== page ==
More than any other artist of his time, Richard Jackson has focused his attention on the radical expansion of painting. The American artist pushes the formal boundaries of the picturesque and creates situations, which link the application of the paint through the use of machines to its processual aspect. For the first time, the SCHIRN is assembling five of his altogether twelve characteristic Rooms―room installations based on the principle of automated painting. Some of them are walk-in installations, while others can be viewed only through windows or peepholes.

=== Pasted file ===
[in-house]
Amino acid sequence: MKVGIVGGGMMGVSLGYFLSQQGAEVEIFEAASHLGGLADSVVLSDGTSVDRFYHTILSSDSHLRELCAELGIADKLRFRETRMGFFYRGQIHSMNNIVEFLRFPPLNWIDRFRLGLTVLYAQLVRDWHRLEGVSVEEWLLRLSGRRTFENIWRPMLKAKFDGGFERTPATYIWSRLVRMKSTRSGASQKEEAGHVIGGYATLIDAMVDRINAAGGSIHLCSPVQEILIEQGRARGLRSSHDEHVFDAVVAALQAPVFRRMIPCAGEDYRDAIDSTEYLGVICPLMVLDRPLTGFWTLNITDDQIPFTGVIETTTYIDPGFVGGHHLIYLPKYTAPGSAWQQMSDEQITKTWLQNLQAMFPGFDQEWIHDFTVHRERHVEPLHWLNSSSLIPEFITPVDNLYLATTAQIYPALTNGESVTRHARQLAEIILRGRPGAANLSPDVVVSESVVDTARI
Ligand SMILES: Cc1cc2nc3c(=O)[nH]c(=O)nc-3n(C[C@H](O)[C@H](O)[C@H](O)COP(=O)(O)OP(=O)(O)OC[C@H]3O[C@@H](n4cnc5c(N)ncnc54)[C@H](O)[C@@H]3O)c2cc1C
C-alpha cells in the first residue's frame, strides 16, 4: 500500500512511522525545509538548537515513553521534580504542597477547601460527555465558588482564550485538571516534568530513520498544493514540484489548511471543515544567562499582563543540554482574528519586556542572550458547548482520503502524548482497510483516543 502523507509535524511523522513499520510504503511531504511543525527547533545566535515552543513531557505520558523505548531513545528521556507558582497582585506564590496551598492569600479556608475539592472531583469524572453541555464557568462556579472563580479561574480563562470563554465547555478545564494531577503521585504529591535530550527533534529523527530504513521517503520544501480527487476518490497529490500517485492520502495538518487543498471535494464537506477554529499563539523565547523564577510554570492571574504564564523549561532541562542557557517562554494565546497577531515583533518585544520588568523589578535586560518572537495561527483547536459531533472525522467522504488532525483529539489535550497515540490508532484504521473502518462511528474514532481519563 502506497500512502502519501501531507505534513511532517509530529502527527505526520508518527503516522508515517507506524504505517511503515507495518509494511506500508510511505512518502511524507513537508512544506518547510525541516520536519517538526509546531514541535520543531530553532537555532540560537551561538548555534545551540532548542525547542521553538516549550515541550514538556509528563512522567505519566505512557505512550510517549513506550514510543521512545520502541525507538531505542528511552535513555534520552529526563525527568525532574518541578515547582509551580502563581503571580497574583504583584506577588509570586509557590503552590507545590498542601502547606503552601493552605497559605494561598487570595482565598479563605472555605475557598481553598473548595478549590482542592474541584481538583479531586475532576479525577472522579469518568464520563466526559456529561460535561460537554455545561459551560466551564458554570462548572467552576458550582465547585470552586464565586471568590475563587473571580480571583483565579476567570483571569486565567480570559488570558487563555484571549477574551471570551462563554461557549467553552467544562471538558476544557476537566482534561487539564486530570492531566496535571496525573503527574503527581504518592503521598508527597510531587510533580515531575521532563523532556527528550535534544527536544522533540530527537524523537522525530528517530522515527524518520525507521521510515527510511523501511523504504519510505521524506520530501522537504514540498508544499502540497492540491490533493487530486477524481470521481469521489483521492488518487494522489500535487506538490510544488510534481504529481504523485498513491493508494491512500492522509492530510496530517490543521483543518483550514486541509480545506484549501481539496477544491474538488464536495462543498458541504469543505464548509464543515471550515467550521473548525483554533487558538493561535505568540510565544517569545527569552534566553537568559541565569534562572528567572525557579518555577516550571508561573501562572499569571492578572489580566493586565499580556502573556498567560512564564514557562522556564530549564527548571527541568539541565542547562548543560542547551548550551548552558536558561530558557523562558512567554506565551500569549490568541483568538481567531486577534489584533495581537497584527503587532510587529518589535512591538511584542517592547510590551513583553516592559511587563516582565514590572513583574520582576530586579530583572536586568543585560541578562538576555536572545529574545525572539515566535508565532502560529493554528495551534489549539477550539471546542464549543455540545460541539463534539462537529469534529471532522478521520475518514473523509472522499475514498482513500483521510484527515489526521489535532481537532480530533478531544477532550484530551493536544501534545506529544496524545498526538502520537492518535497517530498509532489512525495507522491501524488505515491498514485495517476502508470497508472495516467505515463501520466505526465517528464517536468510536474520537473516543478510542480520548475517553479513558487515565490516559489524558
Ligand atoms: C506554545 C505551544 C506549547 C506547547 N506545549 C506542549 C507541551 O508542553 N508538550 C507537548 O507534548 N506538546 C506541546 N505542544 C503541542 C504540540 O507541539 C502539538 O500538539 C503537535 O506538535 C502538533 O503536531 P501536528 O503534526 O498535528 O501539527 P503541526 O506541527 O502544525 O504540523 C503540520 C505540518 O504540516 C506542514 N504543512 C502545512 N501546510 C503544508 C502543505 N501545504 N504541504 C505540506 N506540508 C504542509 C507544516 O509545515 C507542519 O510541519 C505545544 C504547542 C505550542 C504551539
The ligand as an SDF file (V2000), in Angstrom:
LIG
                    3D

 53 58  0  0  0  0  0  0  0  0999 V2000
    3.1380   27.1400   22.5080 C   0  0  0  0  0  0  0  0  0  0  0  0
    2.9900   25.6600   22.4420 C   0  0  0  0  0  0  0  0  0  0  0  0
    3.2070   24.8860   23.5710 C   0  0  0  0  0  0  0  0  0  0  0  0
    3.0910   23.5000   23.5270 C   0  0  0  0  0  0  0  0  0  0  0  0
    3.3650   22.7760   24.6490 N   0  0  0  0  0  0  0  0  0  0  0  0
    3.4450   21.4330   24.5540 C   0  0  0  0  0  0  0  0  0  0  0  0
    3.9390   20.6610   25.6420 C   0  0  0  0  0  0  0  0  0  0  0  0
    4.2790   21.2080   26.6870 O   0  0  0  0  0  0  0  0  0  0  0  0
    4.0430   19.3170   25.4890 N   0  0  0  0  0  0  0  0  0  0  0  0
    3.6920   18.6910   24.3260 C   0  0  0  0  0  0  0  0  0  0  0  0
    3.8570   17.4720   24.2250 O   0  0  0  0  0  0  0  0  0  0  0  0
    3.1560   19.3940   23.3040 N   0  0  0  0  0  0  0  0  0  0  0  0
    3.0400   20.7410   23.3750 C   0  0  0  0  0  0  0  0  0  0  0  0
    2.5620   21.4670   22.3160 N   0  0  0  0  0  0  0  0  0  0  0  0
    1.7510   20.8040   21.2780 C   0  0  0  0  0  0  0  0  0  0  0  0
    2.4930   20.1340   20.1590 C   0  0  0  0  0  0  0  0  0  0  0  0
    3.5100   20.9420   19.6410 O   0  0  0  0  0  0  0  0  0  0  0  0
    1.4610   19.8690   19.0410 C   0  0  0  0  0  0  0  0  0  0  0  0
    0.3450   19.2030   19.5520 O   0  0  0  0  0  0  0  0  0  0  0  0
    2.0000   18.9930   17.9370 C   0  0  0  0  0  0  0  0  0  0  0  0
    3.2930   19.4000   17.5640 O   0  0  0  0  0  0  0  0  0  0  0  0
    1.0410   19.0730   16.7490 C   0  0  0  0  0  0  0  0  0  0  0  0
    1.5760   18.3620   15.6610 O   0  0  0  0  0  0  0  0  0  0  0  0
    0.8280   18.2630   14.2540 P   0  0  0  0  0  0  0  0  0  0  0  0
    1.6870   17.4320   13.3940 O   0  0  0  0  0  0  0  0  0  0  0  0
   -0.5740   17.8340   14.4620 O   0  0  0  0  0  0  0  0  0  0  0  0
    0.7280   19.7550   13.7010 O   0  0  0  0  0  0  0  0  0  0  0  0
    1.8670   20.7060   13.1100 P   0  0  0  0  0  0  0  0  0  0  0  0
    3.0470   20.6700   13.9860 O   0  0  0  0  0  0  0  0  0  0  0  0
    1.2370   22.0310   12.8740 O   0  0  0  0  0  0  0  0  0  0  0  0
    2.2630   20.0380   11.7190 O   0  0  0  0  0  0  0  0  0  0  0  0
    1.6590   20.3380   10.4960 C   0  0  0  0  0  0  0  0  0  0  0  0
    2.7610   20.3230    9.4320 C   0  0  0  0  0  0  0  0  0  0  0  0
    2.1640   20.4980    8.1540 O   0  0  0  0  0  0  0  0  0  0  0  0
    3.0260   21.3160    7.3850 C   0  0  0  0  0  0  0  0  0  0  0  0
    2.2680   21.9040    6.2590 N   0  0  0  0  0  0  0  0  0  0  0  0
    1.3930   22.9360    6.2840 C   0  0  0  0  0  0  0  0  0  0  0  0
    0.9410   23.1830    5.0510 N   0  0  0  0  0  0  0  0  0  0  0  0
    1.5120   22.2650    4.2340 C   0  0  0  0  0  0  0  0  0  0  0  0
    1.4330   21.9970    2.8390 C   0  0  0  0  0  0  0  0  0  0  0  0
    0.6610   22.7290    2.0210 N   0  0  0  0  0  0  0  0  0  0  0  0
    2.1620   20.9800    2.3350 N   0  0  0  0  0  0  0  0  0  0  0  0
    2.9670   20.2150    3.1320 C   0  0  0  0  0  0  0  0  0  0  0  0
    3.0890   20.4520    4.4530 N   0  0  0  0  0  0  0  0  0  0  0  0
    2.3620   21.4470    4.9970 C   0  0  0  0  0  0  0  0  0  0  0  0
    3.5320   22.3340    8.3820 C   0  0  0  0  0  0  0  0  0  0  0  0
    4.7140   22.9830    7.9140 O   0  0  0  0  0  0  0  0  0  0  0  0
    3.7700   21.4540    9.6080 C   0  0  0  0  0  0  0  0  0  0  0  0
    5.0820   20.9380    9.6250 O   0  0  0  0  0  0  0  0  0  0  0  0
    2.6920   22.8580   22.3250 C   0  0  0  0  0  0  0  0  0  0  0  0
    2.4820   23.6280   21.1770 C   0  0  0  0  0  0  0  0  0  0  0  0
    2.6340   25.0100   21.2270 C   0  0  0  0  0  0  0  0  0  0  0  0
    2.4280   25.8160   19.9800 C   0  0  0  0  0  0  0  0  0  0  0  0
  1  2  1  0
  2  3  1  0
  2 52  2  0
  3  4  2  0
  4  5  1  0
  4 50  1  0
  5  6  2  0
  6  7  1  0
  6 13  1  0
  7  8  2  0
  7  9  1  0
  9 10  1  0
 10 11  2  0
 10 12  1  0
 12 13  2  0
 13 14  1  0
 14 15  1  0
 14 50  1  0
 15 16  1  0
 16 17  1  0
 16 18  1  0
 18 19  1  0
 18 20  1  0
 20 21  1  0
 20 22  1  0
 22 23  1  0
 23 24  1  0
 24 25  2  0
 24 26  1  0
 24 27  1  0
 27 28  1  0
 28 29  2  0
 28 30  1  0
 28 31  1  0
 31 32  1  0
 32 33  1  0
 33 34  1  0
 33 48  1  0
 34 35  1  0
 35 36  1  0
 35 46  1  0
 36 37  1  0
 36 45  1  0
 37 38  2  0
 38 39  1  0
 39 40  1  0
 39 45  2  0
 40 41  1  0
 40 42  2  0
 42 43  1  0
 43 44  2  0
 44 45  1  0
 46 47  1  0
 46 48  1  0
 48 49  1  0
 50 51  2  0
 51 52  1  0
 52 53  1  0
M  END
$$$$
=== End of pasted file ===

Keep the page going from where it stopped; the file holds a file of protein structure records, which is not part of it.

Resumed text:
Jackson combines critical commentaries on painting with social contexts, pairing them with provocative wit and ambiguities, as well as references to iconic works by artists such as Marcel Duchamp, Jasper Johns, and Robert Rauschenberg. Inside the rooms, comic-like figures, animals, or objects become the protagonists in a unique process―air compressors and pumps cause rich colors to flow through tubes and funnels, through ears, mouths, and other body orifices and spread them across the floor, walls, furnishings, and the protagonists themselves. The thematic rooms document a painting process which is detached from the artist and expands into the spatial. Visitors become the investigators of the previous spectacular painting act and voyeurs of bizarre scenarios.